The Supreme Court ruling today, in which all nine judges ruled in favor of Monsanto, might be a patent case, but it is one involving a contentious topic: genetically modified (GMO) foods. It is an issue that over the years UC researchers have tried to bring some perspective to, given that it hinges as much on emotion as science.
Indeed, Knight Professor of Science and Environmental Journalism Michael Pollan was among the first to make the subject a matter of public interest with his best-seller, The Omnivore’s Dilemma. California has also parsed the GMO conflict and related issues.
Most recently, Cooperative Extension Specialist Peggy Lemaux was featured in a KQED documentary on GMO chow, Next Meal: Engineering Food, that examined both the benefits and downsides of the technology. It also spun the future of the GMO industry in the aftermath of the defeat of Proposition 37, a 2012 California initiative that would’ve required labeling for GMO ingredients in all food products.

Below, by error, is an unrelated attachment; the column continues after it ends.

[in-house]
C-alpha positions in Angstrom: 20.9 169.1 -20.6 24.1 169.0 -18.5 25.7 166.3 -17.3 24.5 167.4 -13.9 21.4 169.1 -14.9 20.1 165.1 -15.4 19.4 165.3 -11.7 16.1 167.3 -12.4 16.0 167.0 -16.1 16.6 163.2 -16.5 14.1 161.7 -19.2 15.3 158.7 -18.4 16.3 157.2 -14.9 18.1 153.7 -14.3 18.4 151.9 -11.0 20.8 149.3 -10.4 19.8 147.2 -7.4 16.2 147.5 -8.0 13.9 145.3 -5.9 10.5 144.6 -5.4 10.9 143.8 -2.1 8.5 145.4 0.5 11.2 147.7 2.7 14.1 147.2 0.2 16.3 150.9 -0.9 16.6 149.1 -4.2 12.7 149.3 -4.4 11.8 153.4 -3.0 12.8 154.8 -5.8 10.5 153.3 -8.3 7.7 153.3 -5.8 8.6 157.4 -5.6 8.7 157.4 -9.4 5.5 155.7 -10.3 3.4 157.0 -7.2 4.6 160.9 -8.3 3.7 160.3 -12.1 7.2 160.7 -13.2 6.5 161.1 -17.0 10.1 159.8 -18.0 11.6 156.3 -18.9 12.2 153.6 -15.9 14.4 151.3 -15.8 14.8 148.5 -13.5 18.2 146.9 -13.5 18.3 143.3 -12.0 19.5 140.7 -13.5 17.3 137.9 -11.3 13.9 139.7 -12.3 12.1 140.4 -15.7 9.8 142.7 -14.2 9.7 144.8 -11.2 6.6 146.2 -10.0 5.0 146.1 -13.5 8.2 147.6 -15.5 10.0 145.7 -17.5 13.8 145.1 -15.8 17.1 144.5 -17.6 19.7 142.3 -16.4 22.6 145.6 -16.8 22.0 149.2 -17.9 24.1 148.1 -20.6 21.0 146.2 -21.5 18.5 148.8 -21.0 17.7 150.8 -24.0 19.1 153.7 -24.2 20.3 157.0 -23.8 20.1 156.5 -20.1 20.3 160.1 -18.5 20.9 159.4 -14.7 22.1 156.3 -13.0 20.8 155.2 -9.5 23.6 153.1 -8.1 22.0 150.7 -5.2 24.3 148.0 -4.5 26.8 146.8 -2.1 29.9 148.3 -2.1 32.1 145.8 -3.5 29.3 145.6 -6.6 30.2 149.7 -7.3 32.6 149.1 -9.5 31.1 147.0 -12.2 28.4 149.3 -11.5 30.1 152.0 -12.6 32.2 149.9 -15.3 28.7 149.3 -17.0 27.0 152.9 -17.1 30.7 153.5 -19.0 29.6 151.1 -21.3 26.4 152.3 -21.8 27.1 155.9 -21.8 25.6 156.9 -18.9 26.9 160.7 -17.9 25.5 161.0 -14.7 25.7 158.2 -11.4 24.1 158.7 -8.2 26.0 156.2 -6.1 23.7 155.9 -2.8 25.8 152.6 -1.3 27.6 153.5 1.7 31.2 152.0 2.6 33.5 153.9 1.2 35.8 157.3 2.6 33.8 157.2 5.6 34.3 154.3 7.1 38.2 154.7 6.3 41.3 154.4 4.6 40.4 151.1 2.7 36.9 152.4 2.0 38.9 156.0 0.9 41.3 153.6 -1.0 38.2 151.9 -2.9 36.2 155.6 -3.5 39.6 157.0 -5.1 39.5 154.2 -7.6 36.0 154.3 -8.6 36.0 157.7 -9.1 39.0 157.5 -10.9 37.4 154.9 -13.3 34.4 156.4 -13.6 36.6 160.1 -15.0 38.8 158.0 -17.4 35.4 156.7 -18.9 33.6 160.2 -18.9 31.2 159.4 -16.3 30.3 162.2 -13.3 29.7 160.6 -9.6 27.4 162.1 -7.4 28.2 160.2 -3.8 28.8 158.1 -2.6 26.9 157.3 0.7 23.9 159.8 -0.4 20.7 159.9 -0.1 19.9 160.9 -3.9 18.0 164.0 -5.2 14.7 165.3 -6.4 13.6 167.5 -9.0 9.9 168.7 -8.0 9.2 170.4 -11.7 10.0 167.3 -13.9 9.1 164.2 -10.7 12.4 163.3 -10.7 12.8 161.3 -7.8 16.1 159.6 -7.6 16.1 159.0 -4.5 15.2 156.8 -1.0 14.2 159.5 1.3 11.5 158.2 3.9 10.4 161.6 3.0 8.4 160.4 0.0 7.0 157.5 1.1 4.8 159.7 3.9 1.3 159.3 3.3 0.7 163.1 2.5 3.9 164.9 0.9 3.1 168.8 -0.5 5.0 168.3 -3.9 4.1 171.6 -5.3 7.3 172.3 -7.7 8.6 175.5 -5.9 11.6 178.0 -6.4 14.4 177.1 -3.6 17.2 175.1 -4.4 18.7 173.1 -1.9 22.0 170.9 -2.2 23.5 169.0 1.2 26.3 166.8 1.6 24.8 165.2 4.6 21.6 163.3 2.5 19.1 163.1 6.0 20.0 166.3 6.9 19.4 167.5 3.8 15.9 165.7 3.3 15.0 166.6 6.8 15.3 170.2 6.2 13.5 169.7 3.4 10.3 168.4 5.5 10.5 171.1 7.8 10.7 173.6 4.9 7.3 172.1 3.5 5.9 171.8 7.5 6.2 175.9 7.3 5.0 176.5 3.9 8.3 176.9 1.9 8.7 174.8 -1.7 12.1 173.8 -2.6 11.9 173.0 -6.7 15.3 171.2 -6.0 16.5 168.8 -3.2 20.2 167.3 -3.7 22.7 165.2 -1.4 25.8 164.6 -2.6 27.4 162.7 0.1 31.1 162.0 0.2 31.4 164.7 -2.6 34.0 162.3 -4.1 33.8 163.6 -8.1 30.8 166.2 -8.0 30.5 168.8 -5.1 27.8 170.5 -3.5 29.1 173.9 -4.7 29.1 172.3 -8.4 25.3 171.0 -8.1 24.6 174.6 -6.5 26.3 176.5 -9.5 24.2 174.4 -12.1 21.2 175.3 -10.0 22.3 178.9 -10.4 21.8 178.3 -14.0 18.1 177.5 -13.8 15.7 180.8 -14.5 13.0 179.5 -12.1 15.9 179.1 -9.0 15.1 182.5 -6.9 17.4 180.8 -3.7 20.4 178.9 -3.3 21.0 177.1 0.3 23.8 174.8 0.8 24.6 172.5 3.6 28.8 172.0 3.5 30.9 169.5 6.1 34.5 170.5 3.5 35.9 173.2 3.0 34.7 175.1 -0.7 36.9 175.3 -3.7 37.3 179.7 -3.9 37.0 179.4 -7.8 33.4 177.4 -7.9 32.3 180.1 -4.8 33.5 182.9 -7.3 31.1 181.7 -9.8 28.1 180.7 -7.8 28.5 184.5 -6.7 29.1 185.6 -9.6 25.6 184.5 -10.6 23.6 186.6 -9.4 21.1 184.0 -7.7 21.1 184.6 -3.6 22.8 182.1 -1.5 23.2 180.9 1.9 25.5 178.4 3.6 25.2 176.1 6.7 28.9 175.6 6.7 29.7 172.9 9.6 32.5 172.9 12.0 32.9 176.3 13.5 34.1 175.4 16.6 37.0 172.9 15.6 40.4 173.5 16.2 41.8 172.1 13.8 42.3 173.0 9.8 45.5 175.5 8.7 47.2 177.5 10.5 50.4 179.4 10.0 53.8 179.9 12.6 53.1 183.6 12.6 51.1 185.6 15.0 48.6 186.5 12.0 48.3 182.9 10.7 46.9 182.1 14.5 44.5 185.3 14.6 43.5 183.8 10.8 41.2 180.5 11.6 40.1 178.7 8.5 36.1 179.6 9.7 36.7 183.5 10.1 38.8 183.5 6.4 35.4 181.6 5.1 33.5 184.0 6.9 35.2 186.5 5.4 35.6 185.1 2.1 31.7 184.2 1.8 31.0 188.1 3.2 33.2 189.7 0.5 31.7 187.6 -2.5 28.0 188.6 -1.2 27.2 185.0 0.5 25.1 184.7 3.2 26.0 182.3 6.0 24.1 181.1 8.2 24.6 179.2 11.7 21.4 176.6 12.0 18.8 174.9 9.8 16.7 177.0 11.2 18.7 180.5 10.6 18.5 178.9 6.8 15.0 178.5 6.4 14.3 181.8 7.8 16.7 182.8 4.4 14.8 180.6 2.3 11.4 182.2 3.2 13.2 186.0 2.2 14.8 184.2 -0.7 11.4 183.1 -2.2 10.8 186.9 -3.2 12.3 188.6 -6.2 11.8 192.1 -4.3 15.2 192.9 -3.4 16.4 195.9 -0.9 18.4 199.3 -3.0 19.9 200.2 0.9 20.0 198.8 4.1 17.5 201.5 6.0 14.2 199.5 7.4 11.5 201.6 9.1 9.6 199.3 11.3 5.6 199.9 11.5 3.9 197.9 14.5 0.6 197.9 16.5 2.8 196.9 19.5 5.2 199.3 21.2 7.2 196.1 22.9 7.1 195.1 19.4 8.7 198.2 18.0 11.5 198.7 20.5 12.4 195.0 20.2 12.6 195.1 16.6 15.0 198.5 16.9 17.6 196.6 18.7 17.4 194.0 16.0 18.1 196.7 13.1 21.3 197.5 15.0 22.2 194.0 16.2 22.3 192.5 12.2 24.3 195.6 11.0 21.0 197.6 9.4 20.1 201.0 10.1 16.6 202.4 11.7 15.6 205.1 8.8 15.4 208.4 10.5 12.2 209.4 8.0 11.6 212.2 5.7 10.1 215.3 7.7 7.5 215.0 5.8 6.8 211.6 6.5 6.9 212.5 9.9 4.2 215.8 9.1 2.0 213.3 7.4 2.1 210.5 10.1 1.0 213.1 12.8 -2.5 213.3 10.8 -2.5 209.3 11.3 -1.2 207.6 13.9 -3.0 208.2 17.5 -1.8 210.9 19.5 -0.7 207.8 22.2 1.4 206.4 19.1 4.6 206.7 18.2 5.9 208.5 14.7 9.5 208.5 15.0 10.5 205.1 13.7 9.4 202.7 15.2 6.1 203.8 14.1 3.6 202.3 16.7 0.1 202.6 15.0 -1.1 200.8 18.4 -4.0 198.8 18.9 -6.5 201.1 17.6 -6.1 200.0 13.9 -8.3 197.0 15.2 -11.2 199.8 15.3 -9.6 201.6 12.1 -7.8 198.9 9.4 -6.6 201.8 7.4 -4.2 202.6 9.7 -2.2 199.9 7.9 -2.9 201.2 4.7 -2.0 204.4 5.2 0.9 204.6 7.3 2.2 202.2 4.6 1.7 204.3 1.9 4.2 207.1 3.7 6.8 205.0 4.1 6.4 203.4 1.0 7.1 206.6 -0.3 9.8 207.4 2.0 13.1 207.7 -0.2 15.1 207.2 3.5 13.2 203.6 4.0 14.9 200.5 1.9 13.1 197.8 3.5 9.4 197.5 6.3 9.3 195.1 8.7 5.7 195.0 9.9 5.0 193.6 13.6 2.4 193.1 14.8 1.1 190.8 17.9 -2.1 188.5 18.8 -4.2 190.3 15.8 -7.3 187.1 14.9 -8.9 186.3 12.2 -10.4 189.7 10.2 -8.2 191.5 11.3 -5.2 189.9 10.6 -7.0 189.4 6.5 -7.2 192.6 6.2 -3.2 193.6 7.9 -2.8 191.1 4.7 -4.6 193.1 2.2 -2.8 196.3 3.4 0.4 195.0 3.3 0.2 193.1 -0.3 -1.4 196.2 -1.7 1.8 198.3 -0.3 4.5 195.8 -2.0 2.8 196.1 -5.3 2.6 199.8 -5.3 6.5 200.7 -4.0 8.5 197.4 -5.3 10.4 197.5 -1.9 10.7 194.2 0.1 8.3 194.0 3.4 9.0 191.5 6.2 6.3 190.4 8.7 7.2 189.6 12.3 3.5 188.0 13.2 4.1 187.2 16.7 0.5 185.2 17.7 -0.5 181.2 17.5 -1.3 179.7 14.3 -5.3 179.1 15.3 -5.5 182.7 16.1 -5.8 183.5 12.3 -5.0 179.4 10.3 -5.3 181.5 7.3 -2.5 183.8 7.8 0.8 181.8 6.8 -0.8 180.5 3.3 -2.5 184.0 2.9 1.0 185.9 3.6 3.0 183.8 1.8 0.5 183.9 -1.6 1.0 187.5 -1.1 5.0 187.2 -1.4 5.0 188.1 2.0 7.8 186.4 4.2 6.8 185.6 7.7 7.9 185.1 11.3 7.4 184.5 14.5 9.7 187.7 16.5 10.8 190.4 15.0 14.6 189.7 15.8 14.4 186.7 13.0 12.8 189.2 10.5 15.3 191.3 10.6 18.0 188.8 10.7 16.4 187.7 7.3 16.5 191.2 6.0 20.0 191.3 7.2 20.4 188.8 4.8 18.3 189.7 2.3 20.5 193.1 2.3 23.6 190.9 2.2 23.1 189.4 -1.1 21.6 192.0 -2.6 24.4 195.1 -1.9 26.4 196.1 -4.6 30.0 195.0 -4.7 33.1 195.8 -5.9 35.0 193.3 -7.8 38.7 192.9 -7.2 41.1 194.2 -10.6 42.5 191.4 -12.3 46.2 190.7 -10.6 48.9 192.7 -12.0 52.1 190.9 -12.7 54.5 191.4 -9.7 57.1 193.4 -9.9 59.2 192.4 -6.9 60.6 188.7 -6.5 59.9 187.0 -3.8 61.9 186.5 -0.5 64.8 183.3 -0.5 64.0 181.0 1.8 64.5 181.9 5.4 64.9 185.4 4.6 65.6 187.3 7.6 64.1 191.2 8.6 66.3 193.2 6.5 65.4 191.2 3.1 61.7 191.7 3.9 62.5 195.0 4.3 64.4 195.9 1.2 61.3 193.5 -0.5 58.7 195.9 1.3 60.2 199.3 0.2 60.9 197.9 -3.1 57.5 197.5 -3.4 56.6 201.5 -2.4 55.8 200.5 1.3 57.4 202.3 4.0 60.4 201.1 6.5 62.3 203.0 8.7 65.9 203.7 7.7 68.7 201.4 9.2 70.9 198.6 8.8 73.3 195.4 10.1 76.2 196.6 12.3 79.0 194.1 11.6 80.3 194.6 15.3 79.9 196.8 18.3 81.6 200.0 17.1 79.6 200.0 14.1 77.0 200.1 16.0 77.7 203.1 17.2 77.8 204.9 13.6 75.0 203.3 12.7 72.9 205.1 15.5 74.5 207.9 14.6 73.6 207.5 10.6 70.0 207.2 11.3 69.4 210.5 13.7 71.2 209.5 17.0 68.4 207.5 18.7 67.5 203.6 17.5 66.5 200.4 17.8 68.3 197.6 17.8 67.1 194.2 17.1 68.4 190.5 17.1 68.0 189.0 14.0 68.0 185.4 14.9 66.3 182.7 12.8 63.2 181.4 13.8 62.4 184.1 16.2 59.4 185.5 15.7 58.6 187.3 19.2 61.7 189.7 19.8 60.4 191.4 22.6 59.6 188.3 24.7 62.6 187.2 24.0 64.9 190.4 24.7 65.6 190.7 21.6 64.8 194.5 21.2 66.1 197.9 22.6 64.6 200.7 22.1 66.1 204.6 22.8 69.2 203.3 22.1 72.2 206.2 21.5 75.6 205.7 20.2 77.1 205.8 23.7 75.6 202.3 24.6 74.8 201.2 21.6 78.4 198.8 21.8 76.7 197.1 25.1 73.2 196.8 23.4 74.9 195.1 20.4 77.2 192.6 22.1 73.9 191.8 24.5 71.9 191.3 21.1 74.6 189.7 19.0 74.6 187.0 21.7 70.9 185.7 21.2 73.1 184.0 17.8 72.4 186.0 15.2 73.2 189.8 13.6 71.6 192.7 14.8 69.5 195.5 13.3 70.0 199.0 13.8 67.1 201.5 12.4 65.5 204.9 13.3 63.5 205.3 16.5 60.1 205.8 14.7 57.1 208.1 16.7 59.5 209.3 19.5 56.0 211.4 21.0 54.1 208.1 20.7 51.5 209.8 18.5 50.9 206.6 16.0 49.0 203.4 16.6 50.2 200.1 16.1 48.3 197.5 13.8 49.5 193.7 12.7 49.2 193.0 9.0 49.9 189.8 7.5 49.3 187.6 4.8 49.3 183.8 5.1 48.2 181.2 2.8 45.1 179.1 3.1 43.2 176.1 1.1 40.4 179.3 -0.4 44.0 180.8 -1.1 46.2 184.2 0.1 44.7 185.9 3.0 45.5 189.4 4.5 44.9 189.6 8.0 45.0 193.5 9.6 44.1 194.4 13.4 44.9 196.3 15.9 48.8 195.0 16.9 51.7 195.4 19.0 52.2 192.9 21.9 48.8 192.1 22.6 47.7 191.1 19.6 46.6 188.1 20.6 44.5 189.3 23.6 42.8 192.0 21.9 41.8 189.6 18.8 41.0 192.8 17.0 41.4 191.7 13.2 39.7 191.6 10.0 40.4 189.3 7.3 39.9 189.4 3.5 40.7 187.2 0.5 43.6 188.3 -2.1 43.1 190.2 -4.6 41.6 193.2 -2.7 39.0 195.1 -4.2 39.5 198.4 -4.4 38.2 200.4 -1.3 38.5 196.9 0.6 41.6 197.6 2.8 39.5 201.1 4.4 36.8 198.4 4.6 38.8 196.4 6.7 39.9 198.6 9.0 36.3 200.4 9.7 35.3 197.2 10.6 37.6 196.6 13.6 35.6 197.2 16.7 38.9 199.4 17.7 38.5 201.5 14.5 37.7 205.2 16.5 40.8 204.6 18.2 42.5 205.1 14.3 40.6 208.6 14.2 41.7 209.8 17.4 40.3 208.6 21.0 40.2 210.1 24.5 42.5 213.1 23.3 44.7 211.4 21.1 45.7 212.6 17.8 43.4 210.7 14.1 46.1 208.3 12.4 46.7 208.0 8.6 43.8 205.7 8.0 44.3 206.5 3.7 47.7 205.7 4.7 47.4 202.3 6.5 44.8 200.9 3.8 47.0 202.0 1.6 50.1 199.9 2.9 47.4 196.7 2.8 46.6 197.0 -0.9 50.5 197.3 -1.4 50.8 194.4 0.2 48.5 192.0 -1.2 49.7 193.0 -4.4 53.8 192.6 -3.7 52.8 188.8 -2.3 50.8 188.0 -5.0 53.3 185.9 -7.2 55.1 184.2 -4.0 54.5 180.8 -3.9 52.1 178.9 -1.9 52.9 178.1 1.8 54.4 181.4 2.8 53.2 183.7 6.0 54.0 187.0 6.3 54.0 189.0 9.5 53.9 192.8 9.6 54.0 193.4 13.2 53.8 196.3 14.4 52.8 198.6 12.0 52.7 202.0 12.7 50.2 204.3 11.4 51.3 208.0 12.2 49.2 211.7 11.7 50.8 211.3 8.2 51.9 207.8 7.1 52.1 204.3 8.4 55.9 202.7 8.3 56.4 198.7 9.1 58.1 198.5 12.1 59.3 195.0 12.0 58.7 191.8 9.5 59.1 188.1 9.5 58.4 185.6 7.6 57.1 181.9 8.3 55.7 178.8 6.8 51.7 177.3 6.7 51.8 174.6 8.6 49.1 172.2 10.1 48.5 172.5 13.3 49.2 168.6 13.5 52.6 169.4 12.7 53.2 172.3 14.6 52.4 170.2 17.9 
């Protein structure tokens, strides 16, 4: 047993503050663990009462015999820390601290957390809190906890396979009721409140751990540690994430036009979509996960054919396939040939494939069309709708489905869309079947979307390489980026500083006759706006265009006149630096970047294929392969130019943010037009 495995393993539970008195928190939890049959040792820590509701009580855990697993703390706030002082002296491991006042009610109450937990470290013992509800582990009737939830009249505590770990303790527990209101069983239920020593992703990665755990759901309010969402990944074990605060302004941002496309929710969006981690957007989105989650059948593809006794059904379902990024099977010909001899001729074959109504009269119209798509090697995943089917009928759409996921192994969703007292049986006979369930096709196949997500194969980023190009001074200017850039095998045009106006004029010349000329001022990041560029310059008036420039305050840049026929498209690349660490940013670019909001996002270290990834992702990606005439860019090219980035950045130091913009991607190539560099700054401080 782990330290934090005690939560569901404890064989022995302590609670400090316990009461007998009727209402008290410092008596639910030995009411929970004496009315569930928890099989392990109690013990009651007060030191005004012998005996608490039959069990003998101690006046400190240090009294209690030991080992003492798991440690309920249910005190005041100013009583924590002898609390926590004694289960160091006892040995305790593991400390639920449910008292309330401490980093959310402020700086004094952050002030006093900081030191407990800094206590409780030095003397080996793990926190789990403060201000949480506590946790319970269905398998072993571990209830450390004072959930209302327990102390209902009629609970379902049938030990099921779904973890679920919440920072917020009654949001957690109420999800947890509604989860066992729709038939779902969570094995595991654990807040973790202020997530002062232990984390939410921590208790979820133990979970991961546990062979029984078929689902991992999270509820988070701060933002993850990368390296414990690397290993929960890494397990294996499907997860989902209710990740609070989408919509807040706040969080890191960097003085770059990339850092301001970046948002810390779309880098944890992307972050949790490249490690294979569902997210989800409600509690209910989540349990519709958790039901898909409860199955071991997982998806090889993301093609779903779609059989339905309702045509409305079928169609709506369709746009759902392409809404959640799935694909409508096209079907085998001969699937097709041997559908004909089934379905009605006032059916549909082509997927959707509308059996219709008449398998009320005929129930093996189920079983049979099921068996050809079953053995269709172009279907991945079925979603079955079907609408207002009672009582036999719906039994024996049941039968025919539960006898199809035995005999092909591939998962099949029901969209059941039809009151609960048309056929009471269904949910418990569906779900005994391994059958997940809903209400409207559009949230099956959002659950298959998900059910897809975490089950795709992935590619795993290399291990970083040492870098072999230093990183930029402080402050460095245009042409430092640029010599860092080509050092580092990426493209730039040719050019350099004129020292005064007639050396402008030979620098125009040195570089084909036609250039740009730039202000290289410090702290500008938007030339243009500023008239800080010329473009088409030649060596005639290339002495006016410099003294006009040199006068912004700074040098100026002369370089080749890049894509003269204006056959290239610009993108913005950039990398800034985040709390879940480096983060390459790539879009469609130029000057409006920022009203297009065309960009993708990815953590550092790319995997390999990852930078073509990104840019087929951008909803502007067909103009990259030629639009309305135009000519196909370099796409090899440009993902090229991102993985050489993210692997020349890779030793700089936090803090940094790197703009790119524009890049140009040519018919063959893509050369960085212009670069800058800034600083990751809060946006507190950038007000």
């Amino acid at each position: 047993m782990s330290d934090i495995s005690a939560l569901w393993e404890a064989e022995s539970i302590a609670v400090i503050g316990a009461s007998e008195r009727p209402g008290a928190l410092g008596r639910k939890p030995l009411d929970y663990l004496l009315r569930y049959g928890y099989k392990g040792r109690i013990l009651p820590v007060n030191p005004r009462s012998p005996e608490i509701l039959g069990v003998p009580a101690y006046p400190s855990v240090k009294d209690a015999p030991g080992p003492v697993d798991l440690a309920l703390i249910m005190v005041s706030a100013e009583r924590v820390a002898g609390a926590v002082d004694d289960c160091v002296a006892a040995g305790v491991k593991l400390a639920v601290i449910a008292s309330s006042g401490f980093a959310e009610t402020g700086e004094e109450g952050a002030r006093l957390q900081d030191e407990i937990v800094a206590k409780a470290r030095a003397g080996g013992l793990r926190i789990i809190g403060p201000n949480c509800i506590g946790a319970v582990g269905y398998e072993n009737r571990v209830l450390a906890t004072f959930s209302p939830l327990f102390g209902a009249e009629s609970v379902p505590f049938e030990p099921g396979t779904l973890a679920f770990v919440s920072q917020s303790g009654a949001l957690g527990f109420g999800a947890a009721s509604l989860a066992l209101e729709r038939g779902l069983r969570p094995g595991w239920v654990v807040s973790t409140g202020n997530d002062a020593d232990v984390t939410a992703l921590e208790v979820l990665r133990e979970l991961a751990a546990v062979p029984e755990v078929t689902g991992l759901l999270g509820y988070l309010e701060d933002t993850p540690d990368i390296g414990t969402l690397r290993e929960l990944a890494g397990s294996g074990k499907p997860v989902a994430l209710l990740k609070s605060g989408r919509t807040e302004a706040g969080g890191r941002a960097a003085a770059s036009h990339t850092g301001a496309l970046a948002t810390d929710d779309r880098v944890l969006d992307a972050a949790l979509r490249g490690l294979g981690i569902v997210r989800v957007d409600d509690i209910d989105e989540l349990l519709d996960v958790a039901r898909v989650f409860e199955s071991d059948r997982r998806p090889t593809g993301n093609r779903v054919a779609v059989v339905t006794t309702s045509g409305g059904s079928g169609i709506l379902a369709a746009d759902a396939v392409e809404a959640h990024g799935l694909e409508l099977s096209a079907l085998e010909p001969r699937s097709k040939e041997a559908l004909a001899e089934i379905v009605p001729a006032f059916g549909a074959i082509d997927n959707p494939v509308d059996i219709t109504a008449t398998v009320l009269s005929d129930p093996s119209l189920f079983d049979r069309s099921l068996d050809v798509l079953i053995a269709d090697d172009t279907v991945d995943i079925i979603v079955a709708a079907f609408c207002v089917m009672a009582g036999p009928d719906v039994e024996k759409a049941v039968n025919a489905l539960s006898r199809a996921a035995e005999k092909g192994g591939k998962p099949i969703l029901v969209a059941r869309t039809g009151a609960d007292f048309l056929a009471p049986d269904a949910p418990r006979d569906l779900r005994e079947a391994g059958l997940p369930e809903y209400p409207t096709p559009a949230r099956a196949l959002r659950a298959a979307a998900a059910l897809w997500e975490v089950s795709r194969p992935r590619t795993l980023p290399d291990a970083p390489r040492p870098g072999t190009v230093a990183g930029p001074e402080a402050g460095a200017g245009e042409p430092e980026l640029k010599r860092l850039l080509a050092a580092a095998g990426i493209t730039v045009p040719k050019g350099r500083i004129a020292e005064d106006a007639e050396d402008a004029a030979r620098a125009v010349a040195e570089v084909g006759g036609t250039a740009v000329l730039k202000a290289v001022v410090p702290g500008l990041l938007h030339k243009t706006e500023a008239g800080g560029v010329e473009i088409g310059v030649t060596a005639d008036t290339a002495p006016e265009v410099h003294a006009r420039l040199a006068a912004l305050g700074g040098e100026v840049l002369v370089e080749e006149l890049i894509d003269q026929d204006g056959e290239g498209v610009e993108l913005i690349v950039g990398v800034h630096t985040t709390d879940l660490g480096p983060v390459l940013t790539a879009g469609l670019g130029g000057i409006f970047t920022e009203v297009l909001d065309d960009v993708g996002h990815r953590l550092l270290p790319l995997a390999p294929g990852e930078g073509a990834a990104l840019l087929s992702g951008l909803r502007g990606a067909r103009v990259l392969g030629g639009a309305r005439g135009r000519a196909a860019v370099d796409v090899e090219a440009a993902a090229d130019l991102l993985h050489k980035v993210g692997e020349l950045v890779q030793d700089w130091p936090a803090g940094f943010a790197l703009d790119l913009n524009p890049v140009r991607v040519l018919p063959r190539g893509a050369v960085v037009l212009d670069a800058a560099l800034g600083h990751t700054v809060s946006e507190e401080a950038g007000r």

The documentary examines GMOs’ potential for reducing malnutrition in the developing world and the likelihood that crops could be specifically tailored to withstand climate change. Also covered are GMOs’ decidedly unappetizing risks: the unknown effects of “creeping” GMO DNA into the environment, and the threat GMO operations pose to neighboring farms growing organically certified crops.
We have a call in to Professor Lemaux and we’ll let you know what she has to say when we hear back from her.